The death toll from four days of violence in the Jamaican capital of Kingston is rising rapidly as security forces continue a door-to-door hunt for suspected drug trafficker Christopher "Dudus" Coke, who is wanted by the US.
AFP - Slum dwellers seethed with anger Thursday at security forces waging a house-to-house search for a powerful druglord, as the death toll rose in Jamaica's wave of violence without any sign of the operation's target.
Police said that 73 bodies have been found in morgues, some in a state of decomposition, although several may not have died in the operation. Three security personnel have died in the four-day-old operation.
Heaps of sometimes smoldering garbage littered streets of western Kingston, a world away from Jamaica's world-famous beaches and the stronghold of gangster Christopher "Dudus" Coke -- who is wanted by the United States on drug charges.
Outside one ramshackle apartment, a woman who said she been inside for two days pushed with a rake the decomposing body of a cat she found at her doorstep. Residents spoke of heavy gunfire in recent days.
"What we need is money and food," said a middle-aged woman named Marlene. "Coke, he take care the community. Not the soldiers, they just shoot."
Jamaican security forces escorted a group of journalists into Tivoli Gardens -- even in peacetime notorious for its violence. But residents poured open scorn on the troops, amassing at one point to chant, "We want justice!"
One woman grew angry when asked by a foreigner about the ultimate question on security forces' mind -- the whereabouts of Coke.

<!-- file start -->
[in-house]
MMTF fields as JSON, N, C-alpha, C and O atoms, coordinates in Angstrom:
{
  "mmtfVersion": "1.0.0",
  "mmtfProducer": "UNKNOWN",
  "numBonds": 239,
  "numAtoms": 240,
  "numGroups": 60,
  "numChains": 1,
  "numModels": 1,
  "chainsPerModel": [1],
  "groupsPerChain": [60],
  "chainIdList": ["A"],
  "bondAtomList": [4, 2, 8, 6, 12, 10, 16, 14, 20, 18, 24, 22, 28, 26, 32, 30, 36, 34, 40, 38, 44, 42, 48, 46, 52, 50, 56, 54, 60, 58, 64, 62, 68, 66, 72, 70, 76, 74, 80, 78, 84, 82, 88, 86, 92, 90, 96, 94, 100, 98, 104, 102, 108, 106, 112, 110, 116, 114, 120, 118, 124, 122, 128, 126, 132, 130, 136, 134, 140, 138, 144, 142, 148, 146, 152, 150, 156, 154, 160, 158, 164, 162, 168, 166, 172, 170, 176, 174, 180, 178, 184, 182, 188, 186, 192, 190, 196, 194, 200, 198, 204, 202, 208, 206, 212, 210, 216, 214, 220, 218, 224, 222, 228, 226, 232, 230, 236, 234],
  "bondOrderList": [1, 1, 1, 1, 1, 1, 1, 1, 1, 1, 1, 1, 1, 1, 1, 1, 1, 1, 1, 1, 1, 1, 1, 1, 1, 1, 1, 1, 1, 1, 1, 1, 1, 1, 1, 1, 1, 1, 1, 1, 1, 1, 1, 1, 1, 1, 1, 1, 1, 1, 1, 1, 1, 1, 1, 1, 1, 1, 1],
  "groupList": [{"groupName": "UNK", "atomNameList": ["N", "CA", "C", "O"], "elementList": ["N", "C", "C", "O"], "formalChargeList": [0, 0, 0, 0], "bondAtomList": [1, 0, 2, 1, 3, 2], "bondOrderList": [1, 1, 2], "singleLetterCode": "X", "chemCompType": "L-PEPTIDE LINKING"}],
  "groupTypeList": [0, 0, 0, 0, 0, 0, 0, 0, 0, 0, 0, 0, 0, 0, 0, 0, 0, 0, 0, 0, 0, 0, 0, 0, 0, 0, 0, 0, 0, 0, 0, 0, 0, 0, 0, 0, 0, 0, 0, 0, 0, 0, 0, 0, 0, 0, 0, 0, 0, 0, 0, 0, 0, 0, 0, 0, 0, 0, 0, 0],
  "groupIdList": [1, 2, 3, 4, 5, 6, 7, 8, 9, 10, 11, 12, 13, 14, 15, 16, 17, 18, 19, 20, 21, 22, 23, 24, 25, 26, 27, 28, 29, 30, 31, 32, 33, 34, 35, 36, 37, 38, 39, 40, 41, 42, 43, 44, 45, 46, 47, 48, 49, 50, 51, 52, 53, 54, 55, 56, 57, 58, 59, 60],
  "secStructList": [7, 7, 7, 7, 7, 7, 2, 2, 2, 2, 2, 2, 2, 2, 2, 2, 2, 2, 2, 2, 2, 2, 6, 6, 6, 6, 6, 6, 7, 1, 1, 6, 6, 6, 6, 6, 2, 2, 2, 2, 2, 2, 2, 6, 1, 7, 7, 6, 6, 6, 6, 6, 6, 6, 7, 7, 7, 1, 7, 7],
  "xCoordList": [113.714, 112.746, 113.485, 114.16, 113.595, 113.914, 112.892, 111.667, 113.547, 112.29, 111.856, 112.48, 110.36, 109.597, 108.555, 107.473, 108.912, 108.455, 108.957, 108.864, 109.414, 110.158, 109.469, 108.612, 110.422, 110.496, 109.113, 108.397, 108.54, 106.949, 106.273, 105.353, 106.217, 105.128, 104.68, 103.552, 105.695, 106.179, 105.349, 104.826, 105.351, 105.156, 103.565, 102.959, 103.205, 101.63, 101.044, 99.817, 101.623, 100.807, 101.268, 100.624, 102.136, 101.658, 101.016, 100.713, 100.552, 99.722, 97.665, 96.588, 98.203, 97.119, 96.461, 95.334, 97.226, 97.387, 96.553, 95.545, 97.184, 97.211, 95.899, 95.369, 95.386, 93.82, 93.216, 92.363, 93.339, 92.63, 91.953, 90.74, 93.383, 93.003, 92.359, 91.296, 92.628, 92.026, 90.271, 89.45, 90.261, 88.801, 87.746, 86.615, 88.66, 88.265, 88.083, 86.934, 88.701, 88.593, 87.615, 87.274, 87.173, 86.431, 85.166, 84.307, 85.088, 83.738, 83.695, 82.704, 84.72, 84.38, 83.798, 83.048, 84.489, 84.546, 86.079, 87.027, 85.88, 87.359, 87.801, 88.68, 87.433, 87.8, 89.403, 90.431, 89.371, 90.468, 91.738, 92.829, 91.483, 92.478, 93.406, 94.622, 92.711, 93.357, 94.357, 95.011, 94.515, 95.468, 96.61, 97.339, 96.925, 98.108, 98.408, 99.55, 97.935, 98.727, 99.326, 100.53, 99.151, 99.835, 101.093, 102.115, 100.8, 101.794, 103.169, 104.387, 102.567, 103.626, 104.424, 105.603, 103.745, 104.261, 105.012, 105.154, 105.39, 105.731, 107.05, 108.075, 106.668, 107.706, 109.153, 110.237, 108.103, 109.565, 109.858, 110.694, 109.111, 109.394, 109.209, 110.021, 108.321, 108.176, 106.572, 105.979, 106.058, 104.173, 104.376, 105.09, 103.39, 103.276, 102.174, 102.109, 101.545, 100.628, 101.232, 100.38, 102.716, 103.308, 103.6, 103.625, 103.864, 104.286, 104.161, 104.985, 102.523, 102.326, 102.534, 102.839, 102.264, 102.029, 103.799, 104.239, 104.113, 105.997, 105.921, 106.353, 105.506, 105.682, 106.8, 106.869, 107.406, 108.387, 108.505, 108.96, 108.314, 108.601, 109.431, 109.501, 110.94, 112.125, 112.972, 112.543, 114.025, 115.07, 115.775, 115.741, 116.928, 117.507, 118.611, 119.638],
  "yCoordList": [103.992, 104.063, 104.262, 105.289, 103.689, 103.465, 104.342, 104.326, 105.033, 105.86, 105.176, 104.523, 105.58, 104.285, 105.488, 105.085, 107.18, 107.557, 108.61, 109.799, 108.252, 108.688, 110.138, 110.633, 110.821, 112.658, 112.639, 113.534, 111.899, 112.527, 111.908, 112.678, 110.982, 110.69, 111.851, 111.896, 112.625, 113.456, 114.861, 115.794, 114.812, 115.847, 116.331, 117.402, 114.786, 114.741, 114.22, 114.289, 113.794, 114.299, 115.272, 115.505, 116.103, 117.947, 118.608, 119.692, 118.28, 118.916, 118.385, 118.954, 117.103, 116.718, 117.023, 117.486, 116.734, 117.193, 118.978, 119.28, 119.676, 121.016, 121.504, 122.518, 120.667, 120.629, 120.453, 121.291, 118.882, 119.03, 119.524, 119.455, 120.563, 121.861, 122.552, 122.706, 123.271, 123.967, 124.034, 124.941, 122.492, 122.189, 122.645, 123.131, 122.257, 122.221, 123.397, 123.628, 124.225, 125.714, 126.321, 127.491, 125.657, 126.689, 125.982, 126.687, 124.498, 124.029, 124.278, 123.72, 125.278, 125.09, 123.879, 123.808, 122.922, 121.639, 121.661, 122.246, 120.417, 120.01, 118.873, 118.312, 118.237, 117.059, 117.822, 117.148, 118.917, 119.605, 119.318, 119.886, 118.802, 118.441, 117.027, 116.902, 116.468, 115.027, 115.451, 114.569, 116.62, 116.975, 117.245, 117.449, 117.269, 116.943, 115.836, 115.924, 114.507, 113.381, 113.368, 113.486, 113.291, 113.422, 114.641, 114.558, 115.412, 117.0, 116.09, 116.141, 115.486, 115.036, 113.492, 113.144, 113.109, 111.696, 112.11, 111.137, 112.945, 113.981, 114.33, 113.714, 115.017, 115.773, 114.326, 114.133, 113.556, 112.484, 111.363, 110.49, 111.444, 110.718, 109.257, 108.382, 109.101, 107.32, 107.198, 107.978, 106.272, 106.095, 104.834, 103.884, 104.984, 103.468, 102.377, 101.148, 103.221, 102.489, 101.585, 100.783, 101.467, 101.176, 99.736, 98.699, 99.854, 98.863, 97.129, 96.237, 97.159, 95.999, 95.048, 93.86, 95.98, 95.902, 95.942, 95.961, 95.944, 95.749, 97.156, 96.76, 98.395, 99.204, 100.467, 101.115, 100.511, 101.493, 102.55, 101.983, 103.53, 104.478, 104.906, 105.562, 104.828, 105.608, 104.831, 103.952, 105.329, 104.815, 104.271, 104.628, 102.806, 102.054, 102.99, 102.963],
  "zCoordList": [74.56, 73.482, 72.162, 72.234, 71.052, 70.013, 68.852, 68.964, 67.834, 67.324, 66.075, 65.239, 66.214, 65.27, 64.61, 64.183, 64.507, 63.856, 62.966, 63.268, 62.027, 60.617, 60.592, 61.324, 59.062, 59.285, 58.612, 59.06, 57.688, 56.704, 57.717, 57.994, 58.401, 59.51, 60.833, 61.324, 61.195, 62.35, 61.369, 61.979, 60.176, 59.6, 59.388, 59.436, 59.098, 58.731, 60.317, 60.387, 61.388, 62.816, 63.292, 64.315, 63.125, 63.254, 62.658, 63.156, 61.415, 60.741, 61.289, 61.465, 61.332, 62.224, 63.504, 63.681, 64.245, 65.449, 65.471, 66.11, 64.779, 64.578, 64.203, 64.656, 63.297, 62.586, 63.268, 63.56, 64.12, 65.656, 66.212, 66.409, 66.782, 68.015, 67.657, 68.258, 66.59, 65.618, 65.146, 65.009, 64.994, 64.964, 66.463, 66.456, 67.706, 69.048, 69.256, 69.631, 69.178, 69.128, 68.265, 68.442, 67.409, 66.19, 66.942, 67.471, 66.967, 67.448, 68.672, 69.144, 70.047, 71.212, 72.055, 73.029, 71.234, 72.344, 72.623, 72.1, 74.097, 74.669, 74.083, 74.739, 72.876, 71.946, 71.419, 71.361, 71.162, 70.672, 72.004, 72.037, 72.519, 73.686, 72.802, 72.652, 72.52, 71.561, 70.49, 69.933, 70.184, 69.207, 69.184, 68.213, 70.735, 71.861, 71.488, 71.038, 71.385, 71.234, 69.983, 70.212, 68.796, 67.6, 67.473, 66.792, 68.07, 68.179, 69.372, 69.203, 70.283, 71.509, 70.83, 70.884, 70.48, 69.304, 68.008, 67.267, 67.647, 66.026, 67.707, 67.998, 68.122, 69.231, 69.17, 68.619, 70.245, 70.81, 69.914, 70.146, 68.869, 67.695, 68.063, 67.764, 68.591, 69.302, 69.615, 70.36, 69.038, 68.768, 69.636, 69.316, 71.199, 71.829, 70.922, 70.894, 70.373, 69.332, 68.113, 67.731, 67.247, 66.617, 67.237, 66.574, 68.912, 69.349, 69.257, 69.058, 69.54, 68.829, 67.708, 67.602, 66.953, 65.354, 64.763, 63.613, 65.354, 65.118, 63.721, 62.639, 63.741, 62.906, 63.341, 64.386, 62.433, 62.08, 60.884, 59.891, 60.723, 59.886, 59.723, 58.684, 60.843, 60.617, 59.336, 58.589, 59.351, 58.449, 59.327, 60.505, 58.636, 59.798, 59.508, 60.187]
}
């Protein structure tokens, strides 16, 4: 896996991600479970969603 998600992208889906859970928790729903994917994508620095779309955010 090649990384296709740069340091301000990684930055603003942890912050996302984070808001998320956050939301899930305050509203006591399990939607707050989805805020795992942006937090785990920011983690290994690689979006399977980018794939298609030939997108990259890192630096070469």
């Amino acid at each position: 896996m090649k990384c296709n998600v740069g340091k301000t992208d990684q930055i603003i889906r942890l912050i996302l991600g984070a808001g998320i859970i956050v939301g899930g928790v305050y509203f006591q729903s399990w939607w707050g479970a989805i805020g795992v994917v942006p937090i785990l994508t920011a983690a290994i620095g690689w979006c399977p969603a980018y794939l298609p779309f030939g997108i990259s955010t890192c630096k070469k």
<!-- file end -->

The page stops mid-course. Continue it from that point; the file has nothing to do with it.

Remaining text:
"You want Mr. Coke, you go find Mr. Coke! Not for we here to find Mr. Coke!"
Government officials have refused to discuss Coke's whereabouts, with rumors swirling in Jamaica that he may have escaped the dragnet.
"Our best information is that he was not arrested. His whereabouts we cannot tell you," Glenroy Hinds, deputy commissioner of police, told a news conference.
US prosecutors accuse Coke and his "Shower Posse" of funneling cocaine and marijuana to New York and other eastern US cities, contributing to violence that has caused thousands of deaths in both countries.
But many poor Jamaicans look to Coke as a hero who provides a semblance of protection on some of the world's most dangerous streets, along with small-time jobs and education.
Walls were covered with artwork depicting Coke's father and don predecessor, Jim Brown, who died in a mysterious fire at a police jail in 1991.
One portrait read "Jim Brown: One Man Against the World," next to images of other revered figures including reggae superstar Bob Marley and Ethiopia's late emperor Haile Selaissie I, a demigod in the Rastafarian faith.
The relationships between the gangsters are government are complicated. At election time, Coke had mobilized in for Prime Minister Bruce Golding's Jamaica Labour Party (JLP), while other dons have supported the opposition.
Near crumbling guesthouses and restaurants selling jerk chicken -- businesses that according to locals were run with Coke -- graffiti urges support for the JLP and, "We Want Bruce."
Golding, who represents Tivoli Gardens in parliament, declared a state of emergency on Sunday after months of hesitation, vowing both to capture Coke and to battle Jamaica's scourge of crime.
Despite the anger in the slums, the operation has enjoyed support among many wealthier Jamaicans and much of the mainstream media which have rejoiced at a chance to break the island's long relationship between crime and politics.
The United States has strongly supported the operation and provided bulletproof vests to Jamaican security forces, concerned about the island's role as a conduit for drugs.
In Washington, the United States and its Caribbean neighbors launched a new initiative to work together to fight drug-traffickers and other transnational criminal gangs.
Arturo Valenzuela, the top US diplomat for Latin America, told officials from Caribbean nations that Washington was committing the 45 million dollars to the partnership, known as the Caribbean Basin Security Initiative.
Date created : 2010-05-27